(a) necessary in order to comply with a mutual use agreement under section 113 of the Act [ie shared facilities agreement] or the requirements imposed by any general or special Act or regulations or by-laws made under that Act; or (b) necessary, in the opinion of the board of directors, to ensure the safety or security of persons using the property or assets of the corporation or to prevent imminent damage to the property or assets.
Installation by Corporation
Under the new regulations owners have, however, essentially lost the right to requisition a meeting where (a) the corporation is installing an EVCS at an estimated cost that is not greater than 10 per cent of the annual budgeted common expenses for the current fiscal year; and (b) in the reasonable opinion of the board, the owners would not regard the proposed installation as causing a material reduction or elimination of their use or enjoyment of the units that they own or the common elements or assets, if any, of the corporation. The corporation can, under these conditions, now proceed with the installation 60 days after providing the owners with the necessary notice; and the only recourse left to the owners would be an application to the courts.
Alternatively, owners have the right to requisition a meeting if the proposed installation does not meet either of the two conditions described in the paragraph above.
The owners in this case have the right to requisition a meeting, however, the installation of an EVCS by the corporation may still be exempt from section 97 of the Act provided that the board has assessed the costs of the proposed installation and notice (providing certain necessary information and statements) has been sent to all the owners. Owners should know that this means that the installation can proceed without meeting some of the conditions normally required for changes by the corporation to the common elements and assets.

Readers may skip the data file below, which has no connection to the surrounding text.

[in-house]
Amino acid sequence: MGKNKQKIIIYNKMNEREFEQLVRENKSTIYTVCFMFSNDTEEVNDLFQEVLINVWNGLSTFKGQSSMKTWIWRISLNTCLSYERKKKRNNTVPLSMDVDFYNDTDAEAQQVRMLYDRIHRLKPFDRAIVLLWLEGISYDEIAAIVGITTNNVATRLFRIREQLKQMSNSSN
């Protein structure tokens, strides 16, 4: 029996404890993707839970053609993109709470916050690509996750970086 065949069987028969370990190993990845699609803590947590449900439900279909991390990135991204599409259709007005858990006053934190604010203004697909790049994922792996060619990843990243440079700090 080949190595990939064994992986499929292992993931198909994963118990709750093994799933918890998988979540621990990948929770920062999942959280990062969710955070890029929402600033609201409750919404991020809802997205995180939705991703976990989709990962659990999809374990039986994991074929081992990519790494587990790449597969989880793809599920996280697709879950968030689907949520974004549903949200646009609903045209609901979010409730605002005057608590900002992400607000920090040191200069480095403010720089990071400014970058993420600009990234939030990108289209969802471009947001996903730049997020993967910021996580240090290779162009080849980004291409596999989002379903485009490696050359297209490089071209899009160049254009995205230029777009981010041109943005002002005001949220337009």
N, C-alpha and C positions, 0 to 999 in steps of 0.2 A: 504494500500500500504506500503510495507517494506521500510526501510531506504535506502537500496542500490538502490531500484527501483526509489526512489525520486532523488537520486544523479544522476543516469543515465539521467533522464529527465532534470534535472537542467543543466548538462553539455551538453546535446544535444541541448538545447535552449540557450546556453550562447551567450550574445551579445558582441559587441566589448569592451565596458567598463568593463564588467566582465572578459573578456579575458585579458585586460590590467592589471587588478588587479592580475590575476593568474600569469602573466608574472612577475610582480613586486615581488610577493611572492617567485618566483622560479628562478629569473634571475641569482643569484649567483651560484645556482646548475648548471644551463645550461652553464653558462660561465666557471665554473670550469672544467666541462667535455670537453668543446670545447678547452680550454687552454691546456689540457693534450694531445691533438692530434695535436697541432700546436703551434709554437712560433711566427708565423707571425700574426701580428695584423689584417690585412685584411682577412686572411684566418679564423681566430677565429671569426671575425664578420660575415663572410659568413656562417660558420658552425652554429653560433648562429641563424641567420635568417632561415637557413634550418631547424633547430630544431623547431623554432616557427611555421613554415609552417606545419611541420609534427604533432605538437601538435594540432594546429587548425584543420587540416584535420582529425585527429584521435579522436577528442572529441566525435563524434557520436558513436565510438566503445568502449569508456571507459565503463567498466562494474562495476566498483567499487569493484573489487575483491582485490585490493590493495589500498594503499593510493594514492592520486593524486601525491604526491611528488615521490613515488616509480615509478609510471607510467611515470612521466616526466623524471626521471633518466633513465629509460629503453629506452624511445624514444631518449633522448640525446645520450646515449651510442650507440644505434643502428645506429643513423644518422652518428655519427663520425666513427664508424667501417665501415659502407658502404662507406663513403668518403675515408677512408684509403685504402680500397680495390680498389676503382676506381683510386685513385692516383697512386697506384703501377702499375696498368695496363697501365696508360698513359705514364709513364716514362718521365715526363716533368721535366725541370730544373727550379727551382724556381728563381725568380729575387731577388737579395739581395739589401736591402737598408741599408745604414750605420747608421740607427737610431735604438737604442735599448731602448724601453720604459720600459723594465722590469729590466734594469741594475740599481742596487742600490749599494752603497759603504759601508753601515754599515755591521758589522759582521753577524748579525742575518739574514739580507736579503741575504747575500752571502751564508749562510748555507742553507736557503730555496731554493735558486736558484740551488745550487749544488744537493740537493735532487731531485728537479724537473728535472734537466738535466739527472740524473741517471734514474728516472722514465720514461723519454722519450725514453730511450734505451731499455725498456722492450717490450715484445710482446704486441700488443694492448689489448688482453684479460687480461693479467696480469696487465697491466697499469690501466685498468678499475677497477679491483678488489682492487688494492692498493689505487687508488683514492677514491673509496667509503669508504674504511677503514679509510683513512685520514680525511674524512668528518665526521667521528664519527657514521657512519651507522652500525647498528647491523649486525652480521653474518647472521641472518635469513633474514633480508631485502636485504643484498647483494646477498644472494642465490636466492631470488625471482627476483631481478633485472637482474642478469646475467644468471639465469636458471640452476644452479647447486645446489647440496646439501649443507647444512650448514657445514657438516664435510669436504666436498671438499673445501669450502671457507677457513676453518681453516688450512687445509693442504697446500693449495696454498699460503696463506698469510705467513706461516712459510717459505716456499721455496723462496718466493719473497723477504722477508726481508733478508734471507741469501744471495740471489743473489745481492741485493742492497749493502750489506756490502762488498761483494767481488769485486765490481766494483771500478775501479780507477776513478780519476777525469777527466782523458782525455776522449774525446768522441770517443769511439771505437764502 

For instance, imagine a scenario where the installation of an EVCS by the corporation is estimated to cost more than 10 per cent of the corporation's annual budgeted common expenses. This scenario is, arguably, conceivable in the case of smaller buildings, with concordantly small budgets. As explained above, under the header 'The Right to Vote', section 97 of the Act usually requires that any change with an estimated cost of more than 10 per cent of the annual budgeted common expenses be approved by the owners of at least 662/3 per cent of the units. This requirement no longer applies when the corporation proposes to install an EVCS. No matter the cost to the corporation of installing the EVCS, even if the estimated cost exceeds 10 per cent of the annual budgeted common expenses, the corporation is only obligated to hold a vote if the owners requisition a meeting. A majority of the owners at the meeting would need to then vote against the proposed installation in order to stop the project. The government has essentially flipped what would have been an opt-in scenario for owners into an opt-out.